Norman Endler – Service today

Norman Endler (left), York distinguished research professor (emeritus) and a founding member of the Department of Psychology, passed away Wednesday in hospital after a brief illness.

A funeral service for Prof. Endler will be held at 1pm today at the Steeles-College Memorial Chapel, 350 Steeles Ave W. The phone number there is 416-733-2000.

Among his many honours, Prof. Endler received the Donald O. Hebb Award in 1997, the highest honour of the Canadian Psychological Association. In 1995 he was named distinguished research professor and in 2000 he received the Dean’s Award for Outstanding Research from the Faculty of Arts.

The following tribute was written by York Professor Fred Weizmann, Chair, Department of Psychology, Faculty of Arts.

Norm was a member of the founding generation at York. He joined the University as a research associate and lecturer in 1960, and was one of those who helped influence and shape the new University.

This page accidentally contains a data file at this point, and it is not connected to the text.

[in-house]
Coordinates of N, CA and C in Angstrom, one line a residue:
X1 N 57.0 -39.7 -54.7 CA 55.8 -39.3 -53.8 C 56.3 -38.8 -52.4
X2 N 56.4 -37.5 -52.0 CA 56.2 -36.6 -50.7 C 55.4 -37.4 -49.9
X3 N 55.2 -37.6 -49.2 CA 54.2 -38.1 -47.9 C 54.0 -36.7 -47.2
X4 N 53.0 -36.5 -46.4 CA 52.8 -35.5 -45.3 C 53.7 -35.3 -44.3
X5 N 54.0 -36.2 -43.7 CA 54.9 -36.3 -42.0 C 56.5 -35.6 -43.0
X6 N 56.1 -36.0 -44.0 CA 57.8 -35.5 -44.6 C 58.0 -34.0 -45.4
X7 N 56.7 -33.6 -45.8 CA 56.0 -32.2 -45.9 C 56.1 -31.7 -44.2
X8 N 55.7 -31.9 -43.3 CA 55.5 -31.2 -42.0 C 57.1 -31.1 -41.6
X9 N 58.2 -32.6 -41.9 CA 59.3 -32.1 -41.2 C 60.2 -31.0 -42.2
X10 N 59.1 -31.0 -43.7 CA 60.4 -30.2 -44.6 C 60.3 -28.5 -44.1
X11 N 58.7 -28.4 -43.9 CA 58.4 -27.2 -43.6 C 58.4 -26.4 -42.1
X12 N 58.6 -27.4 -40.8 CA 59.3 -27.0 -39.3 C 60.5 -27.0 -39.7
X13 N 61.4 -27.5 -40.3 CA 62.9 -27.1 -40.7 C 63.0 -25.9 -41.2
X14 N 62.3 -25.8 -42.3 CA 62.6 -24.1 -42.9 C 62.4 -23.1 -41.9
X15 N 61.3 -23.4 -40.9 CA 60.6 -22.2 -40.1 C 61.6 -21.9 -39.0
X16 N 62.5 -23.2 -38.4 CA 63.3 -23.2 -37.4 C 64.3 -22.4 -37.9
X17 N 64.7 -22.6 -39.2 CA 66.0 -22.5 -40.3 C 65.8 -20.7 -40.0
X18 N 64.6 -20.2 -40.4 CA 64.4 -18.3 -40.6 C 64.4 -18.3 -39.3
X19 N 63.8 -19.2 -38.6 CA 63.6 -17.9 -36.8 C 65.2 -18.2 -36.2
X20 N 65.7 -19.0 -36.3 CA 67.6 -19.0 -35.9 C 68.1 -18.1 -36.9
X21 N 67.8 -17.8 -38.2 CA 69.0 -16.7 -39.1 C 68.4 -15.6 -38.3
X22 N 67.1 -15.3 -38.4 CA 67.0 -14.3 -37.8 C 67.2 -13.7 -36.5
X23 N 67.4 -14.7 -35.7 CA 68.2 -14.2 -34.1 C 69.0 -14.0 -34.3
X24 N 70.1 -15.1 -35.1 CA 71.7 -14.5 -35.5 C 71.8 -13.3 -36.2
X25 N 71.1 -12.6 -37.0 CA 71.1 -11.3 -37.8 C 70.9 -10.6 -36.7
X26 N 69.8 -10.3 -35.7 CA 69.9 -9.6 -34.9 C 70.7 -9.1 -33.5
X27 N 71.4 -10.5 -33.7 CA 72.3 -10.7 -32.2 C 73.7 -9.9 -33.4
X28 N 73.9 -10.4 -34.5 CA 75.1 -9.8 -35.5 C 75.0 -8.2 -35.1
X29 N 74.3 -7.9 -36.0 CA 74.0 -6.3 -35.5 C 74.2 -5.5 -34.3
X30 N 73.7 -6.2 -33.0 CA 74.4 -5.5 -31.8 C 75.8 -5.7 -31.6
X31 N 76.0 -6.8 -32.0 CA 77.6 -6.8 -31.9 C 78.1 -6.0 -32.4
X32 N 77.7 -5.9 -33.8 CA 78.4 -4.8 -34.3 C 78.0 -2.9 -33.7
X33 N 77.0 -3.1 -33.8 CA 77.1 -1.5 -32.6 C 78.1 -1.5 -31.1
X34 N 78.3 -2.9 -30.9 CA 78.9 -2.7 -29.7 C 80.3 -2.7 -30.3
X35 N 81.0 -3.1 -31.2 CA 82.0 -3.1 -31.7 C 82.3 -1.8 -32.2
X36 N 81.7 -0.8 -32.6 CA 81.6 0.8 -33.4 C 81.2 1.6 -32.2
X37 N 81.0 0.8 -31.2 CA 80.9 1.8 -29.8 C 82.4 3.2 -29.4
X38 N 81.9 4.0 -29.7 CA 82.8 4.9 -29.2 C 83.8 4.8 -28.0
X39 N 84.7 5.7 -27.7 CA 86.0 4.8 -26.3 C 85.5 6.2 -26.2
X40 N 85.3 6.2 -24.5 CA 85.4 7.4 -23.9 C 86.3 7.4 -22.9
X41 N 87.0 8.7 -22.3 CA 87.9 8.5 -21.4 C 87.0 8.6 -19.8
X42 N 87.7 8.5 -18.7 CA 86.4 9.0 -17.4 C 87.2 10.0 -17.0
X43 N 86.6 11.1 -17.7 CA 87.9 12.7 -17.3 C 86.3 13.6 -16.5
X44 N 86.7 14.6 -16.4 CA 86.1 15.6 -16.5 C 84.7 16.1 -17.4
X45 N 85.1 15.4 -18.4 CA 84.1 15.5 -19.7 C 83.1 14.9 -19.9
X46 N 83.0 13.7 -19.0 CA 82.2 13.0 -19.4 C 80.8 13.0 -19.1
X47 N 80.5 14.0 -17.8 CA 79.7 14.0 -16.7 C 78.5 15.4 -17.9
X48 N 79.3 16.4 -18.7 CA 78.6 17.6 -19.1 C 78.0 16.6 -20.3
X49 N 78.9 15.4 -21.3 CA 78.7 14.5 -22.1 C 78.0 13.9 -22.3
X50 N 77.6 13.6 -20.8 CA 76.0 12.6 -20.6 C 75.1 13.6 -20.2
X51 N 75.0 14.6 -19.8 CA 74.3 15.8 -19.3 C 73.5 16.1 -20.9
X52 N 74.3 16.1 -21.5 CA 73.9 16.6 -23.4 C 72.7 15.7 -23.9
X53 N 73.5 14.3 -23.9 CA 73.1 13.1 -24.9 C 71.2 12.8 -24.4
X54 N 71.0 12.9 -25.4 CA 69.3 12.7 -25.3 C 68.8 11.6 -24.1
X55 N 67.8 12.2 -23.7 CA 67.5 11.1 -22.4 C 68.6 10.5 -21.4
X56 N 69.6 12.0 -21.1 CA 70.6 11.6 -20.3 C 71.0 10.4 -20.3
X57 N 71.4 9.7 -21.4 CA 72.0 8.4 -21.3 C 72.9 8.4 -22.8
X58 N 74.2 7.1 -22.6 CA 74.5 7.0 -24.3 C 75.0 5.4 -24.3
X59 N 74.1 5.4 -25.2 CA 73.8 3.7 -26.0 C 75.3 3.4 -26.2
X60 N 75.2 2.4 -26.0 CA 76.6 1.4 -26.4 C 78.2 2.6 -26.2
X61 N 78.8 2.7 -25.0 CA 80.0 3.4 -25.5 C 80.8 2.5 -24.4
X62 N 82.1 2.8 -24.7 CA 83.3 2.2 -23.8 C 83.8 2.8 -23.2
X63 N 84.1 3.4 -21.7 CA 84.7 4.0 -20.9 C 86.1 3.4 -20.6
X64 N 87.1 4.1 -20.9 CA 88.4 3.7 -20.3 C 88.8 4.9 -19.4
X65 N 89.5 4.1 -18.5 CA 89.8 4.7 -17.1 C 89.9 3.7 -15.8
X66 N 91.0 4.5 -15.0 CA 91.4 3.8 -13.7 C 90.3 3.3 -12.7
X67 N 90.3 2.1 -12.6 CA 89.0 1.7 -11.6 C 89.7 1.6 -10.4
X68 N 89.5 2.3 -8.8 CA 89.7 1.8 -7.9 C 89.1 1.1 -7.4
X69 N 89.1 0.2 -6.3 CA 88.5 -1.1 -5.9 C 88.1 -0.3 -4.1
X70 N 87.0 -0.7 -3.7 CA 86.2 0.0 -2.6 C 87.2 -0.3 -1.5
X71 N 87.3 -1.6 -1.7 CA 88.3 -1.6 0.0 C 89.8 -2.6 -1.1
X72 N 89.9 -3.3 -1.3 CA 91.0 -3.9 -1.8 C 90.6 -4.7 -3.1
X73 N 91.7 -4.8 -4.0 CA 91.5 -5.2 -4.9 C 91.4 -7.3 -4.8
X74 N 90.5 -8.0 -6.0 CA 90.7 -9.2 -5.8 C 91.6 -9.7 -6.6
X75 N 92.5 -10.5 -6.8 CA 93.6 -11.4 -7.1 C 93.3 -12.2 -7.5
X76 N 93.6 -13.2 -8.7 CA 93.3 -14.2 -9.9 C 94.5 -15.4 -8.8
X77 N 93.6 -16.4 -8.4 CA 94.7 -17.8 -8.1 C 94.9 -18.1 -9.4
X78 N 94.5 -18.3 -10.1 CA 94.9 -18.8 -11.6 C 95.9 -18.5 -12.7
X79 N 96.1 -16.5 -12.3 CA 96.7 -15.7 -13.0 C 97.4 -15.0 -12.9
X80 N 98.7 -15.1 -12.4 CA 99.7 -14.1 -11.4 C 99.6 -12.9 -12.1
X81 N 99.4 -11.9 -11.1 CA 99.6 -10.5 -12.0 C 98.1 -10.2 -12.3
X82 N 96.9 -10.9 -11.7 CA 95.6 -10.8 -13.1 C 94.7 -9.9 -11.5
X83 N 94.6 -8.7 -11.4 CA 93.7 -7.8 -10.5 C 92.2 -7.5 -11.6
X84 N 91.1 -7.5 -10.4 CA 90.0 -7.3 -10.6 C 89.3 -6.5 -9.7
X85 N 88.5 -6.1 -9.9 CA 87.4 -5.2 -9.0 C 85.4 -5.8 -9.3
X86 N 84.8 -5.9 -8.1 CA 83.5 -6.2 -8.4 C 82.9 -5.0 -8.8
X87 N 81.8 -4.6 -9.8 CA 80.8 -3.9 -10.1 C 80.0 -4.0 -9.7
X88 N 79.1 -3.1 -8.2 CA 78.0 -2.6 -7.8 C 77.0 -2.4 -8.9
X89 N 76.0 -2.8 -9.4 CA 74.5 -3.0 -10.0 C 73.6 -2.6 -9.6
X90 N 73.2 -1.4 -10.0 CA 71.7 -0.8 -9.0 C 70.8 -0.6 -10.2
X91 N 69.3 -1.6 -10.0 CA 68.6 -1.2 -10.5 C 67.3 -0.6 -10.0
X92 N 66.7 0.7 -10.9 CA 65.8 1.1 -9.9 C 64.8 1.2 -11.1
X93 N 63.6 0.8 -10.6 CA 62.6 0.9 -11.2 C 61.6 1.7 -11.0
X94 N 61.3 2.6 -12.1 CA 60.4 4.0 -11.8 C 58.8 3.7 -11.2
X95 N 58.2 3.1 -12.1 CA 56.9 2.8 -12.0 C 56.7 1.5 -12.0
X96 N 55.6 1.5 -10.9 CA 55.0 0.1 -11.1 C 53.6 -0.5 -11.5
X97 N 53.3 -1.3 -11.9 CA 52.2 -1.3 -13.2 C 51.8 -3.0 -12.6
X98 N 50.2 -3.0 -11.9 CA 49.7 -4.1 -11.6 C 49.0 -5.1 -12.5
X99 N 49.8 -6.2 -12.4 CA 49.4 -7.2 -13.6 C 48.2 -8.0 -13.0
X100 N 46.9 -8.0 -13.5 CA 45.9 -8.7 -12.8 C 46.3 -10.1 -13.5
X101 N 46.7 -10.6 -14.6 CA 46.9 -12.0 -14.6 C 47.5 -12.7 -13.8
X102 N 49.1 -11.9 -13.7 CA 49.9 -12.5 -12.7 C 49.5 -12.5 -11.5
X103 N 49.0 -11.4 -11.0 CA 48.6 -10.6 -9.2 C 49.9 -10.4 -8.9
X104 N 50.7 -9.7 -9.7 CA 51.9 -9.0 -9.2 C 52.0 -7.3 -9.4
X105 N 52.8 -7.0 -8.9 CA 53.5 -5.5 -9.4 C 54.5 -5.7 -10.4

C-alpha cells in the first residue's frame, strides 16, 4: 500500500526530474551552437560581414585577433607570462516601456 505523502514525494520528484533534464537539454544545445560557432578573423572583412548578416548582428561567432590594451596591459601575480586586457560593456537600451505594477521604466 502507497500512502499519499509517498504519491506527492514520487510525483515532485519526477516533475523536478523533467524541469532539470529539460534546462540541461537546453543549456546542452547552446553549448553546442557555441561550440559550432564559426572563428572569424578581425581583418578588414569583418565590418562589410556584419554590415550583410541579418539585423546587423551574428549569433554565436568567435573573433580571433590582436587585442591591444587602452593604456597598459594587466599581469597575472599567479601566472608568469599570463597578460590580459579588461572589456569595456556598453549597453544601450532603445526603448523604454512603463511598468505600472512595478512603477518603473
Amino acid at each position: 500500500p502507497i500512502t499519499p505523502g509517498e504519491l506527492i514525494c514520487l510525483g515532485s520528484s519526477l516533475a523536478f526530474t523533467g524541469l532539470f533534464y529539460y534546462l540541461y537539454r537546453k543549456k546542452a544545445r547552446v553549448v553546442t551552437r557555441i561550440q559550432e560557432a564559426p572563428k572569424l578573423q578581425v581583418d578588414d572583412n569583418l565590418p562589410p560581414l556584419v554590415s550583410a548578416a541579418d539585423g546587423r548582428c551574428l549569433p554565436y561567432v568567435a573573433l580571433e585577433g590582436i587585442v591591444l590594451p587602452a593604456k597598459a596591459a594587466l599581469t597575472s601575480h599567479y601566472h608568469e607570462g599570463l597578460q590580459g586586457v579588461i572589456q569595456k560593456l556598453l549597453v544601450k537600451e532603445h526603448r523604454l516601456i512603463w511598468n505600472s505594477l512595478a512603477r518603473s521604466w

He remained affiliated with York for the rest of his career, was promoted to the rank of full professor in 1968, and maintained his involvement with the Psychology Department and the University even after he retired in 2000.

Known for his contributions to personality research, especially in the fields of anxiety, stress and coping, Norm was one of the most distinguished Canadian psychologists of his generation. He possessed an international reputation, was the author of numerous books and articles, served on the editorial board of some of the most respected journals in the field, and was a frequent consultant to various granting agencies.

Norm held visiting appointments at several major universities in the US and Europe, and was the recipient of numerous honours, including a Killam Research Fellowship 1987-1989. At York, he served as Chair of the Department of Psychology/Arts from 1974 to 1979, and was appointed a distinguished research professor emeritus in 2000.

A prominent and well-known figure at York, Norm’s influence extended beyond the Department of Psychology. To those of us who knew Norm, York will not seem the same without him.

Norm is survived by his wife Beatrice, his son Mark, his daughter Marla and three grandchildren.